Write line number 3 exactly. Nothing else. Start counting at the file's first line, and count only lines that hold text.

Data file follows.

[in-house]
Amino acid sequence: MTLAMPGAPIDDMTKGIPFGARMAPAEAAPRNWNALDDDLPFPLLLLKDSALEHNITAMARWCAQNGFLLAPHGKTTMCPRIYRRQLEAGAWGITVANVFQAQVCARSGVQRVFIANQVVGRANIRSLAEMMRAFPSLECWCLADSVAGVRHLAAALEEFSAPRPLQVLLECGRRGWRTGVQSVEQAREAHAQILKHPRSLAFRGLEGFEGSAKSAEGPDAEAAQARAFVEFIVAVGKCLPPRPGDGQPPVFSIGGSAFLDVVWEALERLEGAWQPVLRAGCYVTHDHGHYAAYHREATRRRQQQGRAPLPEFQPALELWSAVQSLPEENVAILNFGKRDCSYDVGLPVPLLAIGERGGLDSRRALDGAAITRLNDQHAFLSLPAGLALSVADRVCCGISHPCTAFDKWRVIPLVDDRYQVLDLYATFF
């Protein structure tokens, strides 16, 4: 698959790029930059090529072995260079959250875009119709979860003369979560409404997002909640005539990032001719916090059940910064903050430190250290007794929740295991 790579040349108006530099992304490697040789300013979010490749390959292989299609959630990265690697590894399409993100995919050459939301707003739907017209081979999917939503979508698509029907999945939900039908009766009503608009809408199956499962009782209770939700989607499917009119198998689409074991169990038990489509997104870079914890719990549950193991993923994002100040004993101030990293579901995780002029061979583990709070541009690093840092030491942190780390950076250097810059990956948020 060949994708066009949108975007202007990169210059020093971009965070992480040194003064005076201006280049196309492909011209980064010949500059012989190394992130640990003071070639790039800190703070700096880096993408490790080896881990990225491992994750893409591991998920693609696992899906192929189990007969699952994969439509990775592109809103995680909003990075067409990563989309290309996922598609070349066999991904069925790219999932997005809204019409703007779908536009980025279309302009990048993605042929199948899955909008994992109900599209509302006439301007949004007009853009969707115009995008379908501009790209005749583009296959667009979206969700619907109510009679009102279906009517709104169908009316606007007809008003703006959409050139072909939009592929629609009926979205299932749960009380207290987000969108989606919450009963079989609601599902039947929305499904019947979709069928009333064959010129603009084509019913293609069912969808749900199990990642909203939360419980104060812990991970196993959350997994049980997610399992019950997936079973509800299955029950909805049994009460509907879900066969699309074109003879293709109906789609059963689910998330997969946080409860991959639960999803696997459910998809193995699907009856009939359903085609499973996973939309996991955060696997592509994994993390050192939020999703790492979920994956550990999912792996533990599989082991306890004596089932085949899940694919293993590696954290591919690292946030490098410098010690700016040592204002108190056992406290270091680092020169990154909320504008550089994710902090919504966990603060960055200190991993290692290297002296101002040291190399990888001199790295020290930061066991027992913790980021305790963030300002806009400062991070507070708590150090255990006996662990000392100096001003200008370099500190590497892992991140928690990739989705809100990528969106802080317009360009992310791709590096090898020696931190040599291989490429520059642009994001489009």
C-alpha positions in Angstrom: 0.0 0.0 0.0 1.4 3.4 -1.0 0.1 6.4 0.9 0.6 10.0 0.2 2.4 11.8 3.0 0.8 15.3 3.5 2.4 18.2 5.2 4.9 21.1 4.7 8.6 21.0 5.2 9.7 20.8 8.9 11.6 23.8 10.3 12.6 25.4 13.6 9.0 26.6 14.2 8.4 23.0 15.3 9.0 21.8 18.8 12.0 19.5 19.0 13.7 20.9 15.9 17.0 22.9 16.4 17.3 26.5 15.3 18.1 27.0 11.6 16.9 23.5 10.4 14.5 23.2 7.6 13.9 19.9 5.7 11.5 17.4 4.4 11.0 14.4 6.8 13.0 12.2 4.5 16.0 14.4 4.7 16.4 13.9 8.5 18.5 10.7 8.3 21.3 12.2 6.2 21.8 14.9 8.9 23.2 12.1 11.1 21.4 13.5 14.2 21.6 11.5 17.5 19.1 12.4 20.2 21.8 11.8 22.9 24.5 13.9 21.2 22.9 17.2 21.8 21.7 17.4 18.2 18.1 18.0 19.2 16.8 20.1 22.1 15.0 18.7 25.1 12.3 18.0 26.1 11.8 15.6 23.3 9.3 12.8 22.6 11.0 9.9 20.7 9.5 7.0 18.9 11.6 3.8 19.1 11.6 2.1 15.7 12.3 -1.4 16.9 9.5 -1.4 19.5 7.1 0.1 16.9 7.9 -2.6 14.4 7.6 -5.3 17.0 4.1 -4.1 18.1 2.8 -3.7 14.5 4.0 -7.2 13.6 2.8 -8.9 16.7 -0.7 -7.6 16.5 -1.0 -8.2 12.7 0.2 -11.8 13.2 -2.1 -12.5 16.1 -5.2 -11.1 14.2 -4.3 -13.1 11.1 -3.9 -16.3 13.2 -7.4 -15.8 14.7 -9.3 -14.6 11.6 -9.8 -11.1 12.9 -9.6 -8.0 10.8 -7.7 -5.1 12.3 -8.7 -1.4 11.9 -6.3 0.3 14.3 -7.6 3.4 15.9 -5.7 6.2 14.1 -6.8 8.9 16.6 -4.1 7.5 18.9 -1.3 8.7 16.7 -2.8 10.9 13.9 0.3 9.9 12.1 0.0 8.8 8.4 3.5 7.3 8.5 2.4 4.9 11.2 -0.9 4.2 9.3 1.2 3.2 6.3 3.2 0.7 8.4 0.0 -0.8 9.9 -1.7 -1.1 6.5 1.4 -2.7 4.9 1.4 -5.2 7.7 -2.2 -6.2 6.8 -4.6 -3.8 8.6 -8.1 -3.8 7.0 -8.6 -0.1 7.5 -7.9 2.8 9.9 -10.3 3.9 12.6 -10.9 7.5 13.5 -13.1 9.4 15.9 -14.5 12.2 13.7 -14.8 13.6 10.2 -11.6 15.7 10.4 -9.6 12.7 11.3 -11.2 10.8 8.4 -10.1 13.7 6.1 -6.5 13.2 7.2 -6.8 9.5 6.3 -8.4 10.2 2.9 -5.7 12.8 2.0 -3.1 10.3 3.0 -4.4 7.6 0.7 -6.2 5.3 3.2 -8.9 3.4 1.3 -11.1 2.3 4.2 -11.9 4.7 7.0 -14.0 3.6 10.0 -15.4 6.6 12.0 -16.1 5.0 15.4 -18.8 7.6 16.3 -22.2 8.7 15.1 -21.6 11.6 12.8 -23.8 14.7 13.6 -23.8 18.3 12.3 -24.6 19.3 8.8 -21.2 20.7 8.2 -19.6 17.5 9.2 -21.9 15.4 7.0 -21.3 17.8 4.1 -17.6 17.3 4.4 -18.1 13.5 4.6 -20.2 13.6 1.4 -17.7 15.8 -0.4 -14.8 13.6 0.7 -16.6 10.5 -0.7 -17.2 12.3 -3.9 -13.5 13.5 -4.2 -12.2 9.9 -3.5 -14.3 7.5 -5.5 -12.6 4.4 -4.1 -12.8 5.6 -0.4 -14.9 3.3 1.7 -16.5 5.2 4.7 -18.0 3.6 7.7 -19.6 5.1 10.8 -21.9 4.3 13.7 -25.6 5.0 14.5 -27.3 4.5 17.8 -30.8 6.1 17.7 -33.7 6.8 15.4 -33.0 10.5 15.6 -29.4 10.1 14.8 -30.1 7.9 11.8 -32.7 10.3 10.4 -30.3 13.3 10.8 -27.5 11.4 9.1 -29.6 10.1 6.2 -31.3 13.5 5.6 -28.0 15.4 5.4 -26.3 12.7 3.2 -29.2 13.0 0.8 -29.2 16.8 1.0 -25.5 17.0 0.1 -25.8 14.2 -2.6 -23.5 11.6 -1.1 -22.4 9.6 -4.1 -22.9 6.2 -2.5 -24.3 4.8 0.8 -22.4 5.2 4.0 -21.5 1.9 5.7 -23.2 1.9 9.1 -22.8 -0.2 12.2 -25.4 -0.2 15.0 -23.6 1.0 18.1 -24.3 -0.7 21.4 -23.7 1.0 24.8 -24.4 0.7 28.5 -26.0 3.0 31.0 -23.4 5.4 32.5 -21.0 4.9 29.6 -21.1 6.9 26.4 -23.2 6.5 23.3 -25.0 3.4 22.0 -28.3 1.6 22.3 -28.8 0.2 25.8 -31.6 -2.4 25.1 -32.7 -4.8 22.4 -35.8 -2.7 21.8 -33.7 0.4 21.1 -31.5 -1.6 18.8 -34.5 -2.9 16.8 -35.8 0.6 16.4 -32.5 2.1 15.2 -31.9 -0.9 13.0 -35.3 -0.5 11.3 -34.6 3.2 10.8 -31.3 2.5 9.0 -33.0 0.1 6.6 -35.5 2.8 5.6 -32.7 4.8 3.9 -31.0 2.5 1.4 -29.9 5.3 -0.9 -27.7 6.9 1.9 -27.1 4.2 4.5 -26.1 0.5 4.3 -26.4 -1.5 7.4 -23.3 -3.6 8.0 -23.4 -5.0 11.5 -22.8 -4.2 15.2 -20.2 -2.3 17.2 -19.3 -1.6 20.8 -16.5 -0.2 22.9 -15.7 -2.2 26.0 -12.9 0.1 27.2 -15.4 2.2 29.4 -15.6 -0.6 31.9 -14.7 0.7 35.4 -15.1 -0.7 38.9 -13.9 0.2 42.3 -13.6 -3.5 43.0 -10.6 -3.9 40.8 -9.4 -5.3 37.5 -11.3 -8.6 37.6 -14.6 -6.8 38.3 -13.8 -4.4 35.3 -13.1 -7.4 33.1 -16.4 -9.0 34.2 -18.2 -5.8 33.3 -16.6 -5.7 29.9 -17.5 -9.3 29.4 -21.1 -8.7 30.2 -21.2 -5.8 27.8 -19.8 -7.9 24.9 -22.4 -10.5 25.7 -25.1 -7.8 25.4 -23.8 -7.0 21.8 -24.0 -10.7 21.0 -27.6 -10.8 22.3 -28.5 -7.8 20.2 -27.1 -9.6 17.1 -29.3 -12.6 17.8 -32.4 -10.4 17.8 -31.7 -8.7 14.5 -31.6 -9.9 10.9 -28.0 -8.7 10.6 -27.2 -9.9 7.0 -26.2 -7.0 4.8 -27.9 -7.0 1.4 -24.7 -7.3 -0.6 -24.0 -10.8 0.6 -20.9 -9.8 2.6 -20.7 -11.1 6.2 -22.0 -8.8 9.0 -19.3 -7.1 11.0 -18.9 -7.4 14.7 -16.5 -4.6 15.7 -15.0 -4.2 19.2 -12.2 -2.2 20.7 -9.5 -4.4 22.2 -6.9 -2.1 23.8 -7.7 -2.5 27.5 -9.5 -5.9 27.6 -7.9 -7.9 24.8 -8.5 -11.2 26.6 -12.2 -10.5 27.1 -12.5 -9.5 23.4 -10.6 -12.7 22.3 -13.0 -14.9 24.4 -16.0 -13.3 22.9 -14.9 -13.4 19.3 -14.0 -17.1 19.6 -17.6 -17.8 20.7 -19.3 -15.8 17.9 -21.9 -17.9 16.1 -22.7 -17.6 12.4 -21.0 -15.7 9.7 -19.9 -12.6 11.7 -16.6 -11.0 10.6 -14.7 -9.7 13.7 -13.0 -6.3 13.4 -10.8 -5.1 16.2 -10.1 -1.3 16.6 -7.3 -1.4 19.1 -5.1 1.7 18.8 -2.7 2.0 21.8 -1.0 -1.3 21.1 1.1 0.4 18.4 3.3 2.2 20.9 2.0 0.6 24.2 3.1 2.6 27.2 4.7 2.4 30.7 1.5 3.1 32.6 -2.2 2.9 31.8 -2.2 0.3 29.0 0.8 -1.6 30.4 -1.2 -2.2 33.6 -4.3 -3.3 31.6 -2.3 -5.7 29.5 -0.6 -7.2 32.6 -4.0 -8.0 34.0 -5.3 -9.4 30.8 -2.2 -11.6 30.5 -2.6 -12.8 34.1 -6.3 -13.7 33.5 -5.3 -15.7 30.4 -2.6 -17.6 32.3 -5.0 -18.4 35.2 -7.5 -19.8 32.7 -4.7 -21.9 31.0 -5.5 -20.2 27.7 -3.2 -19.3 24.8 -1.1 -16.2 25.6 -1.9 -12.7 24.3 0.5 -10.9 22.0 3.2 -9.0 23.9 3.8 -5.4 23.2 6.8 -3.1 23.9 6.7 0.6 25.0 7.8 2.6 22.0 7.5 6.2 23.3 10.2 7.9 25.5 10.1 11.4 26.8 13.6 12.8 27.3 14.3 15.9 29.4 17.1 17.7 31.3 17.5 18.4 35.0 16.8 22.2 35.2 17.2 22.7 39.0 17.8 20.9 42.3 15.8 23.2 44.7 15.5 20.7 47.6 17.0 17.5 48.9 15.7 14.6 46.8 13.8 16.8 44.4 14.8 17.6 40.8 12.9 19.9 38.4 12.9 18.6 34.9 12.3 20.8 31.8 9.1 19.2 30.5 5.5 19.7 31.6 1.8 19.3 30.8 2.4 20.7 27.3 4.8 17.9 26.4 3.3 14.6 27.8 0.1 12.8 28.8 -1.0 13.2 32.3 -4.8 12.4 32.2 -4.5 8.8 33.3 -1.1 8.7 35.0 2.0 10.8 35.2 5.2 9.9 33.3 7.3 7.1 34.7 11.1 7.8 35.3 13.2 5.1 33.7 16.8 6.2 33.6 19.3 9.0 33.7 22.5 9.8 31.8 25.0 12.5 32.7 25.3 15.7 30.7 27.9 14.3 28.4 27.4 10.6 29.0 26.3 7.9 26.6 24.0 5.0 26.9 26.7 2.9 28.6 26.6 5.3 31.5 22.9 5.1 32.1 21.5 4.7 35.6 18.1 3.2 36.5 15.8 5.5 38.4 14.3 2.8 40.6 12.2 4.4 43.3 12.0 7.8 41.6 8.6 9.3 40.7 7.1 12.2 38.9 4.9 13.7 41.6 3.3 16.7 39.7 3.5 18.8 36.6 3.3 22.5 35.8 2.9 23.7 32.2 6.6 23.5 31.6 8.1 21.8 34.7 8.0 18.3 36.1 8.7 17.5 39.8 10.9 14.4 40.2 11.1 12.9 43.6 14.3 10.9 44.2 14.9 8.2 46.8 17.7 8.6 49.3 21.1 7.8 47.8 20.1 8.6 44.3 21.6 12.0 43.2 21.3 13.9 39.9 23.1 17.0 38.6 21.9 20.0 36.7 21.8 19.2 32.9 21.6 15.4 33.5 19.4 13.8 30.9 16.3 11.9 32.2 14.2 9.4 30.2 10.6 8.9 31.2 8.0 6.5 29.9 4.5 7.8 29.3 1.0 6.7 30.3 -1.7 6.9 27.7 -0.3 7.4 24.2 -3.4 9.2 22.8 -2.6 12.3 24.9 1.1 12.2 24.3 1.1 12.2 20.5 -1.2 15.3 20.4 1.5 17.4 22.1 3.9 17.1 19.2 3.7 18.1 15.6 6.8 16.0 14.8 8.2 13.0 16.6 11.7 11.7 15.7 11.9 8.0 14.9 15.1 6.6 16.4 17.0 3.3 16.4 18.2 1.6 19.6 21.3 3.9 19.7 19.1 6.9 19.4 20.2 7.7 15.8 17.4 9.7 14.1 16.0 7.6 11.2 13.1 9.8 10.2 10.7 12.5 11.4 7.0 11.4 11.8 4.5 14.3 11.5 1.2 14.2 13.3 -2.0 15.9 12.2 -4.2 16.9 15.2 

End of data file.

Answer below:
């Protein structure tokens, strides 16, 4: 698959790029930059090529072995260079959250875009119709979860003369979560409404997002909640005539990032001719916090059940910064903050430190250290007794929740295991 790579040349108006530099992304490697040789300013979010490749390959292989299609959630990265690697590894399409993100995919050459939301707003739907017209081979999917939503979508698509029907999945939900039908009766009503608009809408199956499962009782209770939700989607499917009119198998689409074991169990038990489509997104870079914890719990549950193991993923994002100040004993101030990293579901995780002029061979583990709070541009690093840092030491942190780390950076250097810059990956948020 060949994708066009949108975007202007990169210059020093971009965070992480040194003064005076201006280049196309492909011209980064010949500059012989190394992130640990003071070639790039800190703070700096880096993408490790080896881990990225491992994750893409591991998920693609696992899906192929189990007969699952994969439509990775592109809103995680909003990075067409990563989309290309996922598609070349066999991904069925790219999932997005809204019409703007779908536009980025279309302009990048993605042929199948899955909008994992109900599209509302006439301007949004007009853009969707115009995008379908501009790209005749583009296959667009979206969700619907109510009679009102279906009517709104169908009316606007007809008003703006959409050139072909939009592929629609009926979205299932749960009380207290987000969108989606919450009963079989609601599902039947929305499904019947979709069928009333064959010129603009084509019913293609069912969808749900199990990642909203939360419980104060812990991970196993959350997994049980997610399992019950997936079973509800299955029950909805049994009460509907879900066969699309074109003879293709109906789609059963689910998330997969946080409860991959639960999803696997459910998809193995699907009856009939359903085609499973996973939309996991955060696997592509994994993390050192939020999703790492979920994956550990999912792996533990599989082991306890004596089932085949899940694919293993590696954290591919690292946030490098410098010690700016040592204002108190056992406290270091680092020169990154909320504008550089994710902090919504966990603060960055200190991993290692290297002296101002040291190399990888001199790295020290930061066991027992913790980021305790963030300002806009400062991070507070708590150090255990006996662990000392100096001003200008370099500190590497892992991140928690990739989705809100990528969106802080317009360009992310791709590096090898020696931190040599291989490429520059642009994001489009």